GAINESVILLE, GA - According to several of the market summary reports from the Black Book survey personnel, the current heat wave is being blamed, or credited, with the continuing softer market values for the auto sector of the market.

"One of the pieces of information we capture from each market report is the weather conditions," said Ricky Beggs, VP and managing editor for Black Book in his weekly Beggs on the Market Report. "Most of the time this is to know if it was raining or there was snow and ice."



One might ask, “Why would rainy weather affect the market values?” According to Beggs, "Have you ever tried to confirm the quality of the paint on a wet car? And, if you are not positive about the inspection and quality level, you will definitely allow for that uncertainty in your bid level. This is only one of those items that are not available in the commercial electronic data feeds that we do capture with the Black Book physical presence and auction coverage."

As Black Book compiled the data and made the resulting value adjustments, whether it is weather related or not, gas related or not, the market continues to move to a different level.

"Even though the overall market continues to move down at increasing dollar and percentage levels, the number of adjustments at 1941 per day throughout the week was the third-lowest amount over the past 11 weeks," Beggs noted. "The average price change of -$63 for the cars and -$78 for the trucks were the highest level declines in all of the 2012 calendar year. The last time the cars adjusted this much for a weekly period was the week ending October 28, 2011, at -$75. One year ago the cars represented a stronger and more stable market declining by only -$25."

Trucks, at -$78 for the past week, were the largest adjustment over the past year, according to Black Book. The most recent two-week average change of -$68 is most comparable to the 2 week adjustments for the weeks ending September 9 & 16, 2011 at -$66.

Generally, the overall average change will have about half of the segment types adjust more and the other half adjust less. This past week, within the car segments, only three were larger adjustments and all of these were significantly larger amounts. The Premium Sporty Cars (PSC) led the way at -$125. The other 2 were the Luxury Level Cars (LLC) at -$98 and the Entry Mid-size Cars at -$95. The next highest declining segment was the Compact Cars (SCC) at -$62. The smallest declining segment for the week was the -$31 for the Entry Level Cars (ELC).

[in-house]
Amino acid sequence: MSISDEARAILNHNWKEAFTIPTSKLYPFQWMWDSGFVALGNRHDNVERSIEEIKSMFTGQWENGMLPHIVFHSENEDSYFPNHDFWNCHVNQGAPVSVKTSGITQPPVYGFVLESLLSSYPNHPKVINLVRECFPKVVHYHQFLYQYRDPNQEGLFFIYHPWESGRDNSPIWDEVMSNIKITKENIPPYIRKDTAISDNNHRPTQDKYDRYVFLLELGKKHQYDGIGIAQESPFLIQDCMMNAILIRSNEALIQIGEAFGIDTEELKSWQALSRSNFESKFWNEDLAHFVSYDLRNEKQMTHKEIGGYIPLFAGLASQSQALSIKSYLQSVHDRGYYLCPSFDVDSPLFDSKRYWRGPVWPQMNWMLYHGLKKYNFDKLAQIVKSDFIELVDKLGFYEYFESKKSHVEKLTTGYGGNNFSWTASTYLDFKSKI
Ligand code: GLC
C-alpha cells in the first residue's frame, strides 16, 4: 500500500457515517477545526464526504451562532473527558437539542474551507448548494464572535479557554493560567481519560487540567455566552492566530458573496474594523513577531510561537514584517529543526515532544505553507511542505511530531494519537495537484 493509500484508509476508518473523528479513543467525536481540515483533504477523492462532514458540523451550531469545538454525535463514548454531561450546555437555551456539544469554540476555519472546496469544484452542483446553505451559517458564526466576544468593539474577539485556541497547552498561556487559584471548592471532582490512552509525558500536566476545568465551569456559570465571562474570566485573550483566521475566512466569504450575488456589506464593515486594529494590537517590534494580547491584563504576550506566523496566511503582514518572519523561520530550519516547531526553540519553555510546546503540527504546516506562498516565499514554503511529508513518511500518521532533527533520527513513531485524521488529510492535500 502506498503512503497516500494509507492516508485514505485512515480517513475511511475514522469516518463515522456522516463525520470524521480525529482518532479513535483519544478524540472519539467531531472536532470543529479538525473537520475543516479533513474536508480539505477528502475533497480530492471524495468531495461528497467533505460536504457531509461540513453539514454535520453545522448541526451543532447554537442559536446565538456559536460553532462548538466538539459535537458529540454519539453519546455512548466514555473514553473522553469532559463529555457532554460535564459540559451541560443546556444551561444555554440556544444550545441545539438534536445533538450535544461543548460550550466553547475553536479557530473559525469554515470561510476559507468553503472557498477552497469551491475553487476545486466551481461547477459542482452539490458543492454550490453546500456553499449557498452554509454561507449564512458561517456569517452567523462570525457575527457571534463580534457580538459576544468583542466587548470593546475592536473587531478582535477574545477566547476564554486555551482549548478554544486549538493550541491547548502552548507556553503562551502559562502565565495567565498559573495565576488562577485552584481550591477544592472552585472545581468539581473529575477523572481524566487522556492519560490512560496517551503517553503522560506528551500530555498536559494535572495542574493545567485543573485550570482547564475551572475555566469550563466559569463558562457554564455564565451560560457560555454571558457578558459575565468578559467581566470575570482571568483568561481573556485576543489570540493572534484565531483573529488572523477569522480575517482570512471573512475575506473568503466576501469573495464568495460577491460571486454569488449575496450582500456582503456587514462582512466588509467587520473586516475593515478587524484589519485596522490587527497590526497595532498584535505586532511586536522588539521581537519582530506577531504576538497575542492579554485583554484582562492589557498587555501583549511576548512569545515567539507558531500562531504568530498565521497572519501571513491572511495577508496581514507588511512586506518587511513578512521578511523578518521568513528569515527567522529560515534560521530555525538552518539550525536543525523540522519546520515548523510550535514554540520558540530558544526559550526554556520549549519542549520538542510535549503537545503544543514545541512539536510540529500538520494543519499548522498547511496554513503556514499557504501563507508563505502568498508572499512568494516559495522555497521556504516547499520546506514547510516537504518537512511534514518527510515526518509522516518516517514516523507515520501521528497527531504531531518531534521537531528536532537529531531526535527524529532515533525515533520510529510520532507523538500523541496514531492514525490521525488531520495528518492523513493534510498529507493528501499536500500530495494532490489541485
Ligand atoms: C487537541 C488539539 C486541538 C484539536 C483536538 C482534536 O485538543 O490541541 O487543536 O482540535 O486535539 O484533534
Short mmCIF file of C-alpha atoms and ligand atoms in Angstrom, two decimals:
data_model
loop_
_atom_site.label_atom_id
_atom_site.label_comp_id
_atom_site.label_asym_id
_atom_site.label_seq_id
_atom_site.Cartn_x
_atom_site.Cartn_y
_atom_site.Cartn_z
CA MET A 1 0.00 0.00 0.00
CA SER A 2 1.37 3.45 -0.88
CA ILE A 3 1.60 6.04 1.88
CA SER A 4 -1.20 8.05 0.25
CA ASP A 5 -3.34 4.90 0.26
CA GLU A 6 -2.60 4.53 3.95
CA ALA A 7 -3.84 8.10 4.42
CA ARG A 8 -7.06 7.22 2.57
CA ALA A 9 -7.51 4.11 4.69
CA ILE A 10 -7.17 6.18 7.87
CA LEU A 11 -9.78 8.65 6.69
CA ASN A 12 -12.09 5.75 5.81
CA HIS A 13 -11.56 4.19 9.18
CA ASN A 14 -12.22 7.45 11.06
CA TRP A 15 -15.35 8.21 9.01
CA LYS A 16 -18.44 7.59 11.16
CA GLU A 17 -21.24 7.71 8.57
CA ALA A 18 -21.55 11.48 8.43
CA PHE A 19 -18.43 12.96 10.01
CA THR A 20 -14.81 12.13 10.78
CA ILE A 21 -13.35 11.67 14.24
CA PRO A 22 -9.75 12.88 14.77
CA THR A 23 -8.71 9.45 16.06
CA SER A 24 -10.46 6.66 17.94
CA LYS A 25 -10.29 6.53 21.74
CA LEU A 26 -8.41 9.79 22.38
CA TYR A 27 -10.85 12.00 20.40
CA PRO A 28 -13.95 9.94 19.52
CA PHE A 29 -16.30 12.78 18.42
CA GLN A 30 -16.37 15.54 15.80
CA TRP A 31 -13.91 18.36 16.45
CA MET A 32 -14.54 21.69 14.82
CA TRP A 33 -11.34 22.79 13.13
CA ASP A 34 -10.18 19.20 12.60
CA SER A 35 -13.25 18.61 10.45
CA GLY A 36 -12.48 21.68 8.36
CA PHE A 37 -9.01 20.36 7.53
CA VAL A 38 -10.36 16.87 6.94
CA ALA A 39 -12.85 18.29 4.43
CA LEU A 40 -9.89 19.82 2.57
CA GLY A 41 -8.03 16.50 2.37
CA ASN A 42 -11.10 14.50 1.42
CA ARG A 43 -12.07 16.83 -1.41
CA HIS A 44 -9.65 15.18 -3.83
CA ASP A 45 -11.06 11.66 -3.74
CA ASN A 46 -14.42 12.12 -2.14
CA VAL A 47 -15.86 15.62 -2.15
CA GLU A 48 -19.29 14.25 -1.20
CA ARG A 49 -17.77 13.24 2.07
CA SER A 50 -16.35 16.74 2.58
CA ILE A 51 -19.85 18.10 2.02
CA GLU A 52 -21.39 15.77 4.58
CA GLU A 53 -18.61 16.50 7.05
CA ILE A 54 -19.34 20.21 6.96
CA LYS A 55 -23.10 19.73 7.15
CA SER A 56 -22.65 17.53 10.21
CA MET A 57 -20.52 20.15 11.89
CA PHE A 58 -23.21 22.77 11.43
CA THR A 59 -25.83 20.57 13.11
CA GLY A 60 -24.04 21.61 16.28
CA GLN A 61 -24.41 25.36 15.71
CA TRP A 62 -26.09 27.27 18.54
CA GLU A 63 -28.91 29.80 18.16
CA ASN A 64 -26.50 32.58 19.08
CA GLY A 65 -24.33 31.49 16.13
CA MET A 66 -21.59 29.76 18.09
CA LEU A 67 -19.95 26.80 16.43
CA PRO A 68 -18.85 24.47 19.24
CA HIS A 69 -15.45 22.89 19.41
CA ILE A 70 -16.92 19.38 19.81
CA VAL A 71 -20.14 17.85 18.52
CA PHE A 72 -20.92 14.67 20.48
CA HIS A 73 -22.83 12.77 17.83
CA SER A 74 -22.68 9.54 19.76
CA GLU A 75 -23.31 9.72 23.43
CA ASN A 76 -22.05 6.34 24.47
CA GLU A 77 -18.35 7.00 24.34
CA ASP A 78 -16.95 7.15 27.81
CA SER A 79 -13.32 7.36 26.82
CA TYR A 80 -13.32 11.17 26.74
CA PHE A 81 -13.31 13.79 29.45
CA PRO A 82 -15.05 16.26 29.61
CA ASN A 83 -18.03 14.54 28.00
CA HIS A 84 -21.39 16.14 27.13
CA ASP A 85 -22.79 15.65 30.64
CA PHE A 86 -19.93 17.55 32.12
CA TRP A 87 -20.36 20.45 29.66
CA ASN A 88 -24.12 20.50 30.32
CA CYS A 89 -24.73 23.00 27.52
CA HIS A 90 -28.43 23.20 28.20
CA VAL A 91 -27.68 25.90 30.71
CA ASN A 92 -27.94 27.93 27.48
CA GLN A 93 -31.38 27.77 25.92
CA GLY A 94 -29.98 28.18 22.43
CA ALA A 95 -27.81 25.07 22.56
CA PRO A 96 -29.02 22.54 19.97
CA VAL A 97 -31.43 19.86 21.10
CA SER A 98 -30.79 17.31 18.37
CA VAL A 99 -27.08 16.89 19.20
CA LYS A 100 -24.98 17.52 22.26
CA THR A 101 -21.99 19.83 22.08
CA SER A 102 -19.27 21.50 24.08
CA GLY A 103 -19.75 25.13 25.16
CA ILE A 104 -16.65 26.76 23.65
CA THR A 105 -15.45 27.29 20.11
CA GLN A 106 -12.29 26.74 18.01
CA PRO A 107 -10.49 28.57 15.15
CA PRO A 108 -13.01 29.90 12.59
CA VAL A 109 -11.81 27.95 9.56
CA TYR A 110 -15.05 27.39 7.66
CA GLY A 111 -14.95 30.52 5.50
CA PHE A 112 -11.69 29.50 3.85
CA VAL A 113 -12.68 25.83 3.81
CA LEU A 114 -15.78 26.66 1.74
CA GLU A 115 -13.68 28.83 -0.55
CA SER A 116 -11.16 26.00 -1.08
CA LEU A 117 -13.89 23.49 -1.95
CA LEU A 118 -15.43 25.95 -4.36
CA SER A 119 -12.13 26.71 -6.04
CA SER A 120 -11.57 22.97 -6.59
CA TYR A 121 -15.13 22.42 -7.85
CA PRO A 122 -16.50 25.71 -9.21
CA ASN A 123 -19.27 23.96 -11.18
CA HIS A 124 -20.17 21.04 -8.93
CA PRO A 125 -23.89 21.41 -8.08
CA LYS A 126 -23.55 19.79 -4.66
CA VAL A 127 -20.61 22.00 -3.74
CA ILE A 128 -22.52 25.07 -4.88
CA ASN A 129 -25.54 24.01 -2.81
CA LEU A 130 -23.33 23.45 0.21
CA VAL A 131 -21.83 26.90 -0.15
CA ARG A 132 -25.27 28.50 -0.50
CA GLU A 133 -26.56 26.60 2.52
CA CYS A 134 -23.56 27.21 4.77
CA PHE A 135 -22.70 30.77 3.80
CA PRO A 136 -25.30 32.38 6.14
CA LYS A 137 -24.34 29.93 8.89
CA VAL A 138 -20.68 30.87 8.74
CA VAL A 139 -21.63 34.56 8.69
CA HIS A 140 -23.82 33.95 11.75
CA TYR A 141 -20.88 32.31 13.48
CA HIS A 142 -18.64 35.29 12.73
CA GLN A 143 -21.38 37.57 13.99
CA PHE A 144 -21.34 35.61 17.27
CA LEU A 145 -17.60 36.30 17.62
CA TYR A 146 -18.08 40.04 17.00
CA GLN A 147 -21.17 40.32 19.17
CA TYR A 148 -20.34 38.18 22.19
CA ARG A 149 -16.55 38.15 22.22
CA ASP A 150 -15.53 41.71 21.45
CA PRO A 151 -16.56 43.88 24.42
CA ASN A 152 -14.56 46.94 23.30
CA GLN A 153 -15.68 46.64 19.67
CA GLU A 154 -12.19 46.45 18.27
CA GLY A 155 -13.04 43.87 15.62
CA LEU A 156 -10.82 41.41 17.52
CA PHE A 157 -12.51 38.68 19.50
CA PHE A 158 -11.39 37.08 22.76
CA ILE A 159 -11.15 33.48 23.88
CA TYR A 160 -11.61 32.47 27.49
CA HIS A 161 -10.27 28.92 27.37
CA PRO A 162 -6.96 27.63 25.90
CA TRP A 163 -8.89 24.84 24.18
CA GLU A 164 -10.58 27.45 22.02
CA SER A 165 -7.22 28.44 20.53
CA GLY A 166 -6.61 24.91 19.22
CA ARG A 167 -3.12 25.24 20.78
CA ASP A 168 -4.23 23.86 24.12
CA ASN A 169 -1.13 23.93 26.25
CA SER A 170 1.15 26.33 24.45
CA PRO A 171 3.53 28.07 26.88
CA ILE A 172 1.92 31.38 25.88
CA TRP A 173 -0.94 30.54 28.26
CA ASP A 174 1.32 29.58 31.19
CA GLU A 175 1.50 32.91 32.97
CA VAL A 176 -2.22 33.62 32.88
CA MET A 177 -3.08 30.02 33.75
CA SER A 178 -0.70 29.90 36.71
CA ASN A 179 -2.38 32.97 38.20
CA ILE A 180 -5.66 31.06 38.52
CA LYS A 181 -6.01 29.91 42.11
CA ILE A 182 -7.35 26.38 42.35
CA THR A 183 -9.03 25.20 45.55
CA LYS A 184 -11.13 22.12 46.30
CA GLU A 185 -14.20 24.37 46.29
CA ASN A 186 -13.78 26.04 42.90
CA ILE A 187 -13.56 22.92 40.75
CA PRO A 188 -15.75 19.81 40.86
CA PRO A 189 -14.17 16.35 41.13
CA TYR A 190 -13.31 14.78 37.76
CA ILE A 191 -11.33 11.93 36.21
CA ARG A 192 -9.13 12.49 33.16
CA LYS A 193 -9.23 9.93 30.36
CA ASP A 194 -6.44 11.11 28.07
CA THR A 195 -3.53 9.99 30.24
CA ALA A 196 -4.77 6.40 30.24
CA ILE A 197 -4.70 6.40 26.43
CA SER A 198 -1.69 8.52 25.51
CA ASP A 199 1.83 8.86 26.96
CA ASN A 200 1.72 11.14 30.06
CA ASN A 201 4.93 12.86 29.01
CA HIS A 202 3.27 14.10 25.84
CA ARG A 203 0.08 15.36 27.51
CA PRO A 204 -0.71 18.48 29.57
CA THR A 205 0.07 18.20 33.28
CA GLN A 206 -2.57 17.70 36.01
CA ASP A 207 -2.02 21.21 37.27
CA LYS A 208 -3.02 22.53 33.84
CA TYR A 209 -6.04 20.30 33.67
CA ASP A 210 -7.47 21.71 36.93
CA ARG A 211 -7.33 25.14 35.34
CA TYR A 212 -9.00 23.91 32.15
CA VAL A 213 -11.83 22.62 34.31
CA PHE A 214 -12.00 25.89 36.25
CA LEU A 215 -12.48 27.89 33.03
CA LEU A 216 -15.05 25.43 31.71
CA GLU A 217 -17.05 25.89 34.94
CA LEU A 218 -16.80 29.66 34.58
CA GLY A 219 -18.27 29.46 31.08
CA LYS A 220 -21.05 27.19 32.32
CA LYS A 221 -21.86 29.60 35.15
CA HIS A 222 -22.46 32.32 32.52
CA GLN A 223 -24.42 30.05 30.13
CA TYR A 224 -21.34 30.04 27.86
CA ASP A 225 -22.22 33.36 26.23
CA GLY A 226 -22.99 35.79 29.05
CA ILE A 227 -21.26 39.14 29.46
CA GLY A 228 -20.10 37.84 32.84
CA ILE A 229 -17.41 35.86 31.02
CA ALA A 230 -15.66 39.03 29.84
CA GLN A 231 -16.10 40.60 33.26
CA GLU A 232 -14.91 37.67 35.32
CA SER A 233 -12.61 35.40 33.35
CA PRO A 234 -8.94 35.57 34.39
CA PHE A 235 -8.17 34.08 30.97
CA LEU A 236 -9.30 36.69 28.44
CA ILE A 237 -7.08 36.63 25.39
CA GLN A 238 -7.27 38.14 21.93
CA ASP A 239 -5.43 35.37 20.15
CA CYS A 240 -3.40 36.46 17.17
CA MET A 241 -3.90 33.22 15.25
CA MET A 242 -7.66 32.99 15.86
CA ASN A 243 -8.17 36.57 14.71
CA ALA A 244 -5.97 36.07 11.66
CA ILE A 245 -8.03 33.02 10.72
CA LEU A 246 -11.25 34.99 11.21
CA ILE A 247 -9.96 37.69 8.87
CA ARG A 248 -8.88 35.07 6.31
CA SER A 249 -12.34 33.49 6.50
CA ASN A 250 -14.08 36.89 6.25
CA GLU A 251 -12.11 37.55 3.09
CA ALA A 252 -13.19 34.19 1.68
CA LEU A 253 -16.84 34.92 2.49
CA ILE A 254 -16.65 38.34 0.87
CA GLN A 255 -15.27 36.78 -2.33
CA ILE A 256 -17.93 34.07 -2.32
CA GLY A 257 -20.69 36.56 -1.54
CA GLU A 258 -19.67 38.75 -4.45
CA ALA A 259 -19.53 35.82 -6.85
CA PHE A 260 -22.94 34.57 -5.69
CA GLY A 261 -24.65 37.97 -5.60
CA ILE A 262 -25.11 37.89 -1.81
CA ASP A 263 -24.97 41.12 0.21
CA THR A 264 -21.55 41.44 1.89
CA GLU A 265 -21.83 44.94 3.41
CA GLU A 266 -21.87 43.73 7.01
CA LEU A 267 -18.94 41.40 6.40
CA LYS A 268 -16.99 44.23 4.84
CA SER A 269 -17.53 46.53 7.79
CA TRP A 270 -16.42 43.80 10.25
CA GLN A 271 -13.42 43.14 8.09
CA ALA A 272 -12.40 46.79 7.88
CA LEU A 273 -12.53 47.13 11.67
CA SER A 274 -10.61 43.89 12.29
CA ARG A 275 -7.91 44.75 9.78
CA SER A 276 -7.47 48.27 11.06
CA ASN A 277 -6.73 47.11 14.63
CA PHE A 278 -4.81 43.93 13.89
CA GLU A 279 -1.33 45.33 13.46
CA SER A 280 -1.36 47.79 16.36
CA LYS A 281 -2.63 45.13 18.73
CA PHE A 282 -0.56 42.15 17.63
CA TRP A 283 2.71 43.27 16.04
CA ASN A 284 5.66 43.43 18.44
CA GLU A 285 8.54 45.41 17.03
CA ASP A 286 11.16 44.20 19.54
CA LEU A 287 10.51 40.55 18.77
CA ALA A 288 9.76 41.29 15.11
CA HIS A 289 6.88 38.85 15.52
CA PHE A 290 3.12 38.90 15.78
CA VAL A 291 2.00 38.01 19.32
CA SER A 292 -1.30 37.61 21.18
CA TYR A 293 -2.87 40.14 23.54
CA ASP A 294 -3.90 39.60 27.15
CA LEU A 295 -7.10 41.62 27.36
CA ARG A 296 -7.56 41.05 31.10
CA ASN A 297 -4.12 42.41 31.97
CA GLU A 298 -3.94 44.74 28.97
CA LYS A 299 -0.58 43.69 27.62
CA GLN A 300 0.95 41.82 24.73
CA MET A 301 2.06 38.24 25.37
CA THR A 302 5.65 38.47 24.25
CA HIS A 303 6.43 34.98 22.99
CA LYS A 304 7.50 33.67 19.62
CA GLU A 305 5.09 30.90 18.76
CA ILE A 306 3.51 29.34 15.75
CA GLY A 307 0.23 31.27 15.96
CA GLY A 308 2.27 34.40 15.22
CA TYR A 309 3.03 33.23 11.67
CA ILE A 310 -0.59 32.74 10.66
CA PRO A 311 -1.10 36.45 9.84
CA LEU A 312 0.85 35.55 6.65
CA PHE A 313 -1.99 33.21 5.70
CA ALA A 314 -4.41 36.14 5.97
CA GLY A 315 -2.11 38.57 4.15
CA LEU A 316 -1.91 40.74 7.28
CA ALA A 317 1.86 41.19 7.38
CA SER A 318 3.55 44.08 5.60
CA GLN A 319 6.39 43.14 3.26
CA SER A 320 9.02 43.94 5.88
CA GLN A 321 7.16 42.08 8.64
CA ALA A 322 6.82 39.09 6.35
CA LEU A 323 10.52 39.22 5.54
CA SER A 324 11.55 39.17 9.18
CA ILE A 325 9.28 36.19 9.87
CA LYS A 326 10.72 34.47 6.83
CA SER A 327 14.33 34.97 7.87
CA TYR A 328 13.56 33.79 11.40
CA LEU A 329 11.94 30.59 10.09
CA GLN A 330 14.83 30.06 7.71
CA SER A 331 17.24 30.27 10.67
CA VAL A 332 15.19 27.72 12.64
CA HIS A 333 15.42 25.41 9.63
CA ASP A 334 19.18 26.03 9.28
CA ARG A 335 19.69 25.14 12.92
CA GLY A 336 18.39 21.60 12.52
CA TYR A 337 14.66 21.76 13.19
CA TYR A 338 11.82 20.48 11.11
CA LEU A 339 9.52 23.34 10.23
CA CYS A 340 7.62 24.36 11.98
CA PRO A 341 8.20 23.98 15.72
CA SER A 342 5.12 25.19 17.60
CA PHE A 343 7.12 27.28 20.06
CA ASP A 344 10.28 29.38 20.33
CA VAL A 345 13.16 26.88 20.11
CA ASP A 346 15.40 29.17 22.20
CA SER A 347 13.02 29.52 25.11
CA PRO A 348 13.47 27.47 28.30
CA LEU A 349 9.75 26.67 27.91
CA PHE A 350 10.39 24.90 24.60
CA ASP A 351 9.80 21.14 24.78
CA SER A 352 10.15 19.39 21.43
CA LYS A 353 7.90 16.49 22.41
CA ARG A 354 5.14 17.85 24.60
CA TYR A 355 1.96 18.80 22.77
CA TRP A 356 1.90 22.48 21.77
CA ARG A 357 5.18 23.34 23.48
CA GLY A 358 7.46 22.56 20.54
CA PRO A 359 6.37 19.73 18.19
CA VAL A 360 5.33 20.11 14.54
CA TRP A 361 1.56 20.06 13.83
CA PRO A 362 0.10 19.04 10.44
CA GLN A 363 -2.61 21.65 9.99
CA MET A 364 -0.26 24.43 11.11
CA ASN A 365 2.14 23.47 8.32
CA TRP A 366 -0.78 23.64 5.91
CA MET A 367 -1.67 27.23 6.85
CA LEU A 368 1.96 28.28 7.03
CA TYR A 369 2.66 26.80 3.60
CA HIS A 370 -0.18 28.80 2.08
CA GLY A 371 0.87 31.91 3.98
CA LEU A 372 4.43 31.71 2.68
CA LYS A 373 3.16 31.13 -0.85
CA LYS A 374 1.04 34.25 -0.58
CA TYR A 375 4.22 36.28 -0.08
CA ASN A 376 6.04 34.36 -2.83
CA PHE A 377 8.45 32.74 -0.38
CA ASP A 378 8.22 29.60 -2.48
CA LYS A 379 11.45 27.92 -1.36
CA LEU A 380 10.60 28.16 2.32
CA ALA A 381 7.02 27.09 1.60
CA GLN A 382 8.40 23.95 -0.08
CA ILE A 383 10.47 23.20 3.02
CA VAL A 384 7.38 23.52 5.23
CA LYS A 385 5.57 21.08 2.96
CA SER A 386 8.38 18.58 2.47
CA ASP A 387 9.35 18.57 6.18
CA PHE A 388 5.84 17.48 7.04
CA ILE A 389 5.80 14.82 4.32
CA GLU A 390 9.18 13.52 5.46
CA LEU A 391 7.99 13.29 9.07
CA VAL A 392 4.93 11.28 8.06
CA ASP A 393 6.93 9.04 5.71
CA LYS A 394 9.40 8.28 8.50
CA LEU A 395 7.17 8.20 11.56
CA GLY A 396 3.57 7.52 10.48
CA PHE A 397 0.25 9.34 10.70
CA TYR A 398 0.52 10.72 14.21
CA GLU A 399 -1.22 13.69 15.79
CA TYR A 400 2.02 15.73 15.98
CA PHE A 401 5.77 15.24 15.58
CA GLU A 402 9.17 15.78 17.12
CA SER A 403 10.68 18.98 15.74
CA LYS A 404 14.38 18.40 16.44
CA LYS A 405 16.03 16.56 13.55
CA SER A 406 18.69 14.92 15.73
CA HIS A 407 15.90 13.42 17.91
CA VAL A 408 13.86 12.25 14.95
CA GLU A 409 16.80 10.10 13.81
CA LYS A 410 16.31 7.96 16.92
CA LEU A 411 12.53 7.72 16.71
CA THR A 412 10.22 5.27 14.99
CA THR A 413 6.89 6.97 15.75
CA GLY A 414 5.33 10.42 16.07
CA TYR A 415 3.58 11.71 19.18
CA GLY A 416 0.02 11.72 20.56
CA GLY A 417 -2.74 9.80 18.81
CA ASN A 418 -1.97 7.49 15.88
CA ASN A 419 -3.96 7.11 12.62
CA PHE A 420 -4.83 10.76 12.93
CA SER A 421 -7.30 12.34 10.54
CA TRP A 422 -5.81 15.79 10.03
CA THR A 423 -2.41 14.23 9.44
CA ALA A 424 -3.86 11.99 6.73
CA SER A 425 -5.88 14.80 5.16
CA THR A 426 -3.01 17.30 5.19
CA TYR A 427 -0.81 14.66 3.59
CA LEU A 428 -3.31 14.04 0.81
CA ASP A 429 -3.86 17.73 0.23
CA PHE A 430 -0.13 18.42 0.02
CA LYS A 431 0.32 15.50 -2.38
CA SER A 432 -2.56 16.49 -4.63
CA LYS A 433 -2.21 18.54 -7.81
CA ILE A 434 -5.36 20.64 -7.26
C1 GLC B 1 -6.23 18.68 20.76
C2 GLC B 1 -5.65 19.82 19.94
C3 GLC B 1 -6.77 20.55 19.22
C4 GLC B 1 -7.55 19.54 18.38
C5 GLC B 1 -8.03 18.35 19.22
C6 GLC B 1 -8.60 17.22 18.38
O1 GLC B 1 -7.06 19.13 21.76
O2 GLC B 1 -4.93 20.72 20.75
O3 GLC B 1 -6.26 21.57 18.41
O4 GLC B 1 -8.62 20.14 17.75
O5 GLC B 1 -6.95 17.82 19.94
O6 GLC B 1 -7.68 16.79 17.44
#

"One year ago, the car segment adjustments were representative of a more stable market with an overall change level of -$25," Beggs said. "There was one segment back then that was an increasing change of +3. This was the Premium Sporty Cars, the same segment that had the greatest change this past week."

Trucks had the highest average change of any point in the past year. All three crossover segment types, along with the Luxury SUVs (LSU), declined by over $100. The smallest declining segment was the -$21 with the Mid-size Pickups (MPT). Overall we have had a pretty consistent declining truck market. Five of the past six weeks the average segment change has been over -$54, for a six-week average change just over -$59. Last year, at this point in the year the average change was -$55 and of the four segments that were $100-plus declining levels this past week, three of those were $100+ declines a year ago, the Mid-size Crossovers (MXU), the Full-size Crossovers (FXU) and the Luxury SUVs (LSU).

"What could we expect going forward, and what do the historical trends tell us?" Beggs questioned. "The past seven weeks the average percentage of the adjustments that were increasing has been at 16 percent. One year ago, for the next seven-week period, the average percentage of increasing adjustments was 19 percent."

During that time the average segment change was -$38 for the cars and -$43 for the trucks, significantly less than the changes this past week. "From historical standards we should see softening values at possibly lower levels than the most recent couple of weeks," Beggs said. 

View the video below: